The art of healing

The art of healing

“Orthopedics is the only specialty I felt true happiness about,” says Liz Ford, who earned her Doctor of Osteopathic Medicine degree from RowanSOM. “It was the hardest rotation. But when you’re super passionate about something, that doesn’t matter.”

Liz Ford loves putting things back together.

“It’s a very powerful moment,” says Ford. “In general, with orthopedics, you’re dealing with patients with a specific injury that you can help address. When you do that, you give them an opportunity to return to the life they want to live.”

Ford’s view of the field of orthopedics—she’ll begin a residency in that specialty this summer at Inspira Health Network—also could describe her own path to earning her Doctor of Osteopathic Medicine degree from the Rowan University School of Osteopathic Medicine.

When she was 11, Ford’s mom died of complications of Type 1 diabetes at age 43. Ford was taken in by Kelly and Jon Reising, then both faculty members at Northern Burlington County Regional High School.

“They noticed I had no family to spend Christmas with,” says Ford, 27, who grew up in Columbus and considers the Reisings’ two children her younger siblings. “I started to spend more weekends and holidays with them.

“They gave me a huge support system…and unconditional love.”

‘I was able to resume my passions and outlets in life’

Healing emotionally through a stable family life, Ford faced another big obstacle. In college, she fell while horseback riding, tearing her ACL and PCL in her left knee. Two surgeries and a challenging rehab followed.

“I got the surgery right before Christmas. By spring, I was totally fine,” says Ford, nearly dismissing the painful 12 weeks post-surgery when she was unable to bend her leg. The best moment in her recovery, she says, was when she was able to put on her own socks and shoes by herself.

“Once I was healed, I was able to resume my passions and outlets in life,” says Ford, an accomplished runner.

Ford can’t remember the moment when she decided to be a doctor. But she recalls—with extraordinary clarity—the moment she knew she would be an orthopedic surgeon.

While a sophomore studying Health Promotion and Fitness Management at Rowan—she earned her bachelor’s degree in 2014—Ford was invited to observe a surgery by Dr. Sean McMillan, chief of orthopedics and director of Orthopedic Sports Medicine at Lourdes Medical Center/Virtua of Burlington County.

‘The perfect production’

“It was a rotator cuff repair, a very common surgery,” Ford says. “I loved everything about the operating room…the entire process…the way everyone worked together. It was the perfect production. I fell in love with the art of the operating room.”

At Rowan SOM—“My dream school,” she says—Ford considered other specialties. Briefly. But it was clear that her heart was in orthopedics. Her talents, too, McMillan says.

“I can’t remember a moment when I didn’t think I would be a doctor,” says Ford, who completed a marathon in Nashville right before beginning medical school.

“I tried to keep an open mind about a specialty in medical school. But an orthopedics course my second year showed me, ‘This is it. Yup, that’s going to be me.’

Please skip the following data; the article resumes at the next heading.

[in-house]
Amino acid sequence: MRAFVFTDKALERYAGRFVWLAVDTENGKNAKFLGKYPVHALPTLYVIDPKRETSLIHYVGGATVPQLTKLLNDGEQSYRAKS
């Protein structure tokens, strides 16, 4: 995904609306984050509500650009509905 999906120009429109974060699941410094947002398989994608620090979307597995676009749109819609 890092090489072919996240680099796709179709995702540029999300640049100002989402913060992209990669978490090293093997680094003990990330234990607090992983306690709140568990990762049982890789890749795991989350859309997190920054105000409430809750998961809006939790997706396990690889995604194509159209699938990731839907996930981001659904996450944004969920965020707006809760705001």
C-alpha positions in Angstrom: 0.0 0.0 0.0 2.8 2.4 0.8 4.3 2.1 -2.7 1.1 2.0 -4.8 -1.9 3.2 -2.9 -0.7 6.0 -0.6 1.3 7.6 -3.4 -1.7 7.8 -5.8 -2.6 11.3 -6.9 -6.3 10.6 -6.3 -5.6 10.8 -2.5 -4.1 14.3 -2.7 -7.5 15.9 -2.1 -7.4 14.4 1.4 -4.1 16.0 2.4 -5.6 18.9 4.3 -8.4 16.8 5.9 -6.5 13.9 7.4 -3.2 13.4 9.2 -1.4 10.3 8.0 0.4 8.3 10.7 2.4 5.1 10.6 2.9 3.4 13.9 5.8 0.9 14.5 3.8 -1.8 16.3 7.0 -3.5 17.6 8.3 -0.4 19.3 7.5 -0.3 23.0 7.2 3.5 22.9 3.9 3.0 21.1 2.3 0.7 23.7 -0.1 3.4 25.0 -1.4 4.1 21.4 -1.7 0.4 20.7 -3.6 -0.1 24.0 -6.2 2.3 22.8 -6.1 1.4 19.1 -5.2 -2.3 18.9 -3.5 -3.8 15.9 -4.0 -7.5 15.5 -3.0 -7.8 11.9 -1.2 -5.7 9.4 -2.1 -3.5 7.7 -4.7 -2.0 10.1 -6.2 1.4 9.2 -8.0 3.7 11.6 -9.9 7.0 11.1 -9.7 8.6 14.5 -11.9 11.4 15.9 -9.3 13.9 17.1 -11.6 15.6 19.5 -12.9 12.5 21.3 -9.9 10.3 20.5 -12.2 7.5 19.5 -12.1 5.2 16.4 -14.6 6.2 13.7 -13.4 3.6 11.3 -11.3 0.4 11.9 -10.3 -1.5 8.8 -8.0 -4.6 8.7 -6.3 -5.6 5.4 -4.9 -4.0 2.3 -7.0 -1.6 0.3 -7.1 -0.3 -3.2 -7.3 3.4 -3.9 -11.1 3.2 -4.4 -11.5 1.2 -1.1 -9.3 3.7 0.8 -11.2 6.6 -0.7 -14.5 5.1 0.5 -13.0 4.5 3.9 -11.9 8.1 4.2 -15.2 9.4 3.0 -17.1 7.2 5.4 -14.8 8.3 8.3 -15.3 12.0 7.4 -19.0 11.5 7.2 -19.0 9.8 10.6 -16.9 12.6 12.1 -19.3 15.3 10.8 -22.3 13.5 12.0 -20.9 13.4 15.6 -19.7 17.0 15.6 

“Orthopedics is the only specialty I felt true happiness about,” she continues. “It was the hardest rotation. But when you’re super passionate about something, that doesn’t matter.”

Humanism and compassion

“Liz has great hands and natural instincts,” says McMillan, who also is an assistant professor of orthopedic surgery at RowanSOM. “Her hand-eye coordination is unparalleled.”

When Ford was a still undergrad, McMillan took her into a cadaver lab. She “was able to naturally navigate a shoulder scope to the level that someone else thought she may have been a resident,” McMillan says.

“That’s a really telling story about her talent,” he continues. “She sees the body as an athlete does and she has the ability to recognize things that others might miss.

“She has a ton of compassion and a huge heart. She always follows through. Liz doesn’t have a ‘delay switch.’ She just gets things done. And she genuinely cares about people.”

After graduating from Rowan, Ford worked as the IRB Lead Orthopedic Coordinator at Lourdes/Virtua in Burlington, overseeing new and ongoing orthopedic research. Through 2019, she continued that work, even during her rigorous and challenging medical school studies.

In 2017, Ford, who was president of the Orthopedic Club at RowanSOM, received the Osteopathic Distinction Award from the American Osteopathic Academy of Orthopedics for upholding the four tenets of osteopathy in original research.

Collaborating with McMillan, who has become her mentor, and other physicians, Ford has co-written more than seven research articles and a book chapter on orthopedics—from patella tendons to shoulder arthroplasty to ACL tears.

Orthopedics affords her the chance to work with all populations—from young athletes eager to get back to competition to older patients who want to resume mall walking or playing with their grandchildren.

“You see a whole range of ages and injuries in orthopedics,” says Ford. “And you have to realize that patients want to get back to doing what they enjoy. That’s super important to them. It impacts their overall mental and physical health.”

While treating patients at RowanSOM, Ford consistently received stellar marks for her humanism.

“That’s something SOM harps on…being humanistic. I feel like I’m very good at being compassionate with patients,” she says. “I think that comes from my past.

“I think sometimes people just assume medical school students have picture perfect lives. A lot of people have had something they’ve gone through that has been difficult. Everyone has their own story.

“I’m super grateful for the way my life has played out and I focus on the good,” Ford adds. “I feel completely blessed.”